brought up, Tuesday afternoon. A ci
coincidence in connection with hrr ve
death is that her daughter, a cook es
for Mr. and Mrs. J. F. Irvine, lost w
her life some years ago by burning to hE
death. in
_ - el
"FINE AND DANDY" HOUSEKEEP- v
ING. Ix
E
He had written his wife that he
was getting along "fine and dandy"
while she was spending a month with
her mother, and he was more than Vl
ever convinced that housekeeping tl
was "no trick at all." Her comments W
on reaching home were along this
line: 13
"Why, Harry Clatterby, didn't you
know any better than to fry eggs in
the pan of my silver scallop dish?
You have ruined the thing! And
what under the sun, moon and stars
did you mean by putting the eggs 1
in a cut glass honey dish after they
were fried? If I ever in my life
And what have you been wiping the e
dishes on? My best embroidered ti
tray cloth! And you have been us
ing one of my choicest embroidered a
initial napkins for a dish cloth! Look
at it! As black as my shoe! And e
what have you been trying to cook t
in my chafing dish-beefsteak? the
idea of frying beefsteak in a silver c
d chafing dish! Why didn't you use 1
t the solid silver bread tray? Looks
as if you had put the beefsteak in
that after you had fried it! And here
is my ltbsome cut glass celery dish
full of cold and greasy fried pota
a toes! And what is this on the din
n ing room rug? A grease spot as big
as a meat platter! You let a plate
; of hot steak fall on it? My soul!
e And don't you know any better than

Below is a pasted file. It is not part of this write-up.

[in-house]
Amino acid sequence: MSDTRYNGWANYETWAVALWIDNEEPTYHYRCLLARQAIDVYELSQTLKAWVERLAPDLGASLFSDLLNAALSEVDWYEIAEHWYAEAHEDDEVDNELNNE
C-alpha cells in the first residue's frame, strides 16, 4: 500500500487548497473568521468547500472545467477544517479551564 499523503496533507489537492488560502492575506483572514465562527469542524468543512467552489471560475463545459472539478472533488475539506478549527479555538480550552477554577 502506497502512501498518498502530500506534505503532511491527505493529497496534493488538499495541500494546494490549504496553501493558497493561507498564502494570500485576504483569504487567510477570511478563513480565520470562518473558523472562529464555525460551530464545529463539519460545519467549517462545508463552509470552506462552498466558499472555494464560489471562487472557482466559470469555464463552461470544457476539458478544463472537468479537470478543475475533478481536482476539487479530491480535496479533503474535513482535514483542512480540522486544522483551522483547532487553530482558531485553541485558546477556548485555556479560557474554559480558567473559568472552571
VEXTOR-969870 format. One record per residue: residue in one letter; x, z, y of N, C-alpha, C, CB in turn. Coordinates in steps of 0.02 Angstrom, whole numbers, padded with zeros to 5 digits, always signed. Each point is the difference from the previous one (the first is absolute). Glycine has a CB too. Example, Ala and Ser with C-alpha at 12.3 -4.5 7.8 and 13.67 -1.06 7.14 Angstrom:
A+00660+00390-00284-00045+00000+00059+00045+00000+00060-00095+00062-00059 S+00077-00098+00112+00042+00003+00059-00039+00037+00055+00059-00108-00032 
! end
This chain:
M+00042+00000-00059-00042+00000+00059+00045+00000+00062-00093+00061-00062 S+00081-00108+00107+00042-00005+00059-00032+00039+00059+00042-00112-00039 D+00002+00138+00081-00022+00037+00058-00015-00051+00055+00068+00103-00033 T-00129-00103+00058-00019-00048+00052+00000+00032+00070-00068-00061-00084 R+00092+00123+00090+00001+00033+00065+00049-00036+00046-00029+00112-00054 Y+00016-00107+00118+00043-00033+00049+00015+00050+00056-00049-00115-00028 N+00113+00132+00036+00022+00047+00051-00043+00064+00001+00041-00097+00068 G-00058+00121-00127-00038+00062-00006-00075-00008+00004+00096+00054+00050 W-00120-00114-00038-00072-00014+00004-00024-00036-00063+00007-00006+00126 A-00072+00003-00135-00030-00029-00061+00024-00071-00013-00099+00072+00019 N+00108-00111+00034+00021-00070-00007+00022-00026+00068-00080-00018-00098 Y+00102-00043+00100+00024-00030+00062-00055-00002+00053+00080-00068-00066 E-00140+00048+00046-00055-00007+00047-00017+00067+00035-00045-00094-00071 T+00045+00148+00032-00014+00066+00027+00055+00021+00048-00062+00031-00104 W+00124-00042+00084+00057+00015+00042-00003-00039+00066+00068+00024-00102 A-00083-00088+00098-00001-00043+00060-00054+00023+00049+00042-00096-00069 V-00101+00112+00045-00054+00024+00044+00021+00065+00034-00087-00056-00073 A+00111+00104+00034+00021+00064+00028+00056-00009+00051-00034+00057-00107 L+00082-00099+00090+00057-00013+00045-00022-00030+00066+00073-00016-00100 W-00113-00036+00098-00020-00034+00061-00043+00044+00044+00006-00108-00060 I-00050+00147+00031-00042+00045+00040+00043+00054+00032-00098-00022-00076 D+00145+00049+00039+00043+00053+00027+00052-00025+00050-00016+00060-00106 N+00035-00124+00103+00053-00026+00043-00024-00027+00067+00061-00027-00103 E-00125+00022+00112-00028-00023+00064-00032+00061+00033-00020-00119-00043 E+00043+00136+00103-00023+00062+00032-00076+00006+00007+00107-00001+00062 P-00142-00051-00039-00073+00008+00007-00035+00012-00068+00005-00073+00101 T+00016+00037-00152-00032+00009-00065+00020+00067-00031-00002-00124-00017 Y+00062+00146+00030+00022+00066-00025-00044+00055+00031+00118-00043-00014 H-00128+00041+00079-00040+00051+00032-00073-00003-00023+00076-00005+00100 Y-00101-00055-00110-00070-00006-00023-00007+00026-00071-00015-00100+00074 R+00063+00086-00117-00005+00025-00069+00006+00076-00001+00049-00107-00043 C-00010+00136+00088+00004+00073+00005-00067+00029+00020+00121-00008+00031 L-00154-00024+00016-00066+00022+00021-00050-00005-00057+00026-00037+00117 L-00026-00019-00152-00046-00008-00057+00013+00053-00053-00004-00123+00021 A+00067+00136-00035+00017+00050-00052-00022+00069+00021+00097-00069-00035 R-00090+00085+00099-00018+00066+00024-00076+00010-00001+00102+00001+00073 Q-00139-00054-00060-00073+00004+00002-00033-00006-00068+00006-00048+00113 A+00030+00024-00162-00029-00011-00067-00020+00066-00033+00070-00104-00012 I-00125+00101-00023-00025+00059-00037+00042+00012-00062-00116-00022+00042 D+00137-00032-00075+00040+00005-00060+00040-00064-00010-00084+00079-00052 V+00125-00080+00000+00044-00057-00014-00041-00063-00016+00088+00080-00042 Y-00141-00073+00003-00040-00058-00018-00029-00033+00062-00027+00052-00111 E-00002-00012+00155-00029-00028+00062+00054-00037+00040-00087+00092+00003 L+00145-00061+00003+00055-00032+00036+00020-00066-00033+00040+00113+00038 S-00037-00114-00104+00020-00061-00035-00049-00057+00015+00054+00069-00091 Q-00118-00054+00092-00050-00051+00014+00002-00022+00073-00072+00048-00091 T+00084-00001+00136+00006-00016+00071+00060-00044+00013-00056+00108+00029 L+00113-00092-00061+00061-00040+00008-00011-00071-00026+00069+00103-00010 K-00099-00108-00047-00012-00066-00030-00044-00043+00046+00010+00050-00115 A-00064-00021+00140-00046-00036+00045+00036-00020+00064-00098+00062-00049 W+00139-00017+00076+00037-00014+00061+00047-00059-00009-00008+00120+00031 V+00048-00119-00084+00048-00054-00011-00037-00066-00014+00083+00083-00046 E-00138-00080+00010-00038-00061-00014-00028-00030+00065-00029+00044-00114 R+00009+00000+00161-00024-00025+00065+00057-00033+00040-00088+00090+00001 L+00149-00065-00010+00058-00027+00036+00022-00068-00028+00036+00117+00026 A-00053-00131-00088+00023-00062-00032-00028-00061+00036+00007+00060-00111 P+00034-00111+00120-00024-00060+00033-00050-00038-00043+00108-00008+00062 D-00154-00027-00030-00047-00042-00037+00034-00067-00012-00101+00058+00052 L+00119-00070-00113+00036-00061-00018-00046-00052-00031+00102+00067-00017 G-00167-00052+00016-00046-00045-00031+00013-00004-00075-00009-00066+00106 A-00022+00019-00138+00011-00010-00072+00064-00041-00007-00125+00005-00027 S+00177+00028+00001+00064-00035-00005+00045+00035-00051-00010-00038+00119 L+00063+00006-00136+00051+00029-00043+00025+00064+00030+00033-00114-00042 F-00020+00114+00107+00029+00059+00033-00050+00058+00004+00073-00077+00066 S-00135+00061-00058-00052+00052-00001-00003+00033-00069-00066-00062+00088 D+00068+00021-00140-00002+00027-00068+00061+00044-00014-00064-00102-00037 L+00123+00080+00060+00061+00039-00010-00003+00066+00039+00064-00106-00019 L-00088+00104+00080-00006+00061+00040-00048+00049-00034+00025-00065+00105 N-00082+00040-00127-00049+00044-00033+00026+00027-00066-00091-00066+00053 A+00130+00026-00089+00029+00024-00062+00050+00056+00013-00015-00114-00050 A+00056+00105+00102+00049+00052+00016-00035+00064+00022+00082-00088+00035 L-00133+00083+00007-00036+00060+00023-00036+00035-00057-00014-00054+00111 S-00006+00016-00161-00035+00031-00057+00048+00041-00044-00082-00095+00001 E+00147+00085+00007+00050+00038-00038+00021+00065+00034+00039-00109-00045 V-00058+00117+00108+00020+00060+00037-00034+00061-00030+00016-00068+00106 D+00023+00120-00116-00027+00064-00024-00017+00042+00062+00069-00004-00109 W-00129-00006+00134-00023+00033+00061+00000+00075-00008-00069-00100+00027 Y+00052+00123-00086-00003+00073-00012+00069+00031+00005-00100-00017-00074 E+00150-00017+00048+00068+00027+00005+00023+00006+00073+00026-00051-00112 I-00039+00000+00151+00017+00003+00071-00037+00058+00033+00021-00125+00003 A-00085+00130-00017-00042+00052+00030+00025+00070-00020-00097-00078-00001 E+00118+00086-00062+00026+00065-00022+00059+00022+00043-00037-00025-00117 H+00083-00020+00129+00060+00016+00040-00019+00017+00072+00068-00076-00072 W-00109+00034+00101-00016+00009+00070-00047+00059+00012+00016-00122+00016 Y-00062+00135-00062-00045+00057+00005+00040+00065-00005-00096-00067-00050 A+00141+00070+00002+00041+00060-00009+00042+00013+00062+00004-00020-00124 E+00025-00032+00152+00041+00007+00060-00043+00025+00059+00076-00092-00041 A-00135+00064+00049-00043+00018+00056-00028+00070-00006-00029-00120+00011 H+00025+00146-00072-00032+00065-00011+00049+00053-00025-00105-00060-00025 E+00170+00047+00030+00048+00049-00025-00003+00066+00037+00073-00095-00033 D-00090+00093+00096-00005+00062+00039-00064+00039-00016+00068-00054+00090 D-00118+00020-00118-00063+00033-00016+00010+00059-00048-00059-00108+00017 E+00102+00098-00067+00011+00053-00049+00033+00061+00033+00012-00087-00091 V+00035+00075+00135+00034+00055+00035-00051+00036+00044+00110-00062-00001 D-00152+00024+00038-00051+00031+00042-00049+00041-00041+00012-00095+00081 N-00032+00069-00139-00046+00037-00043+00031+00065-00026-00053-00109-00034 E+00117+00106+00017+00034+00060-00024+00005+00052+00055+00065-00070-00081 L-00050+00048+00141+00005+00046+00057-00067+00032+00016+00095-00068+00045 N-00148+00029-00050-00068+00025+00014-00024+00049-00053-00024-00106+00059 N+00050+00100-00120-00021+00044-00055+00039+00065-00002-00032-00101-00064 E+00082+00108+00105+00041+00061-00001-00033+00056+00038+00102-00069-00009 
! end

) to tie a twenty dollar lace curtain
s into a knot like they sometimes lie
t the tail of a horse? Nice way to use
ea curtain! And couldn't you do a it
? tie simple cooking without getting
d ashes strewn six feet around the
e range? Well, if this is what you
d call 'fine and dandy' I wonder how
things would have looked if you
c. hadn't got along very well!"--Judge's
7 Library.
STIME'S UNERRING REVENGES.
t Not excepting Woodrow Wilson,
perhaps William Jennings Bryan is
the most contented man between the
seven seas to-day. A man after his
e own heart, one who owes his nomina
i- tion and, consequently, his election,
to Mr. Bryan, has been elected to
the presidency. And, marvellous to
relate, the pot-shot which he fired
into the covey in the Bal~timore con
vention last July winged and brought
-low on Tuesday two of the three
m en who, in different elections, de
f- eated Mr. Bryan for the same high
d office. Thus, after many days, we
a find exemplified the force of the old
saw which finds the quality in the
nlast laugh. Mr. Bryan's vindication
ey was a long time coming, but when
r- it did arrive it brought triplets-suc
ir cess to his protege and defeat to,
his two former opponents.-Country
he Review.
re The state has recently purcha rd
for the consideration of $10,000 the
Taylor property on the east of Jack
son. It will be used by the East
Louisiana Hospital for the Insane :n
d connection with the Farm Colony.
la
a Robert Ewing is among those men
ag- tioned as postmaster general in the
'he new cabinet. Will the bread he
he cast upon the waters, return thus?
TRANSMISSION OF INFANT PA
RALYSIS BY STABLE-FLY.
Prof. M. J. Rosenau of Harvard
recently announced that he had ap
parently succeeded in transmitting in
fant paralysis from monkey to mon
key through the agency of a biting
stable-fly. Confirmation of Rosenau's of
work has just appeared in an article Al
by Anderson and Frost in the U. S. so
Public Health Reports. cr
One point of especial interest .in n
the results reported is the period
elapsing between the first exposure
of flies to the infected animal and
the development of the disease in
healthy animals, the shortest per'od
being seven days. These results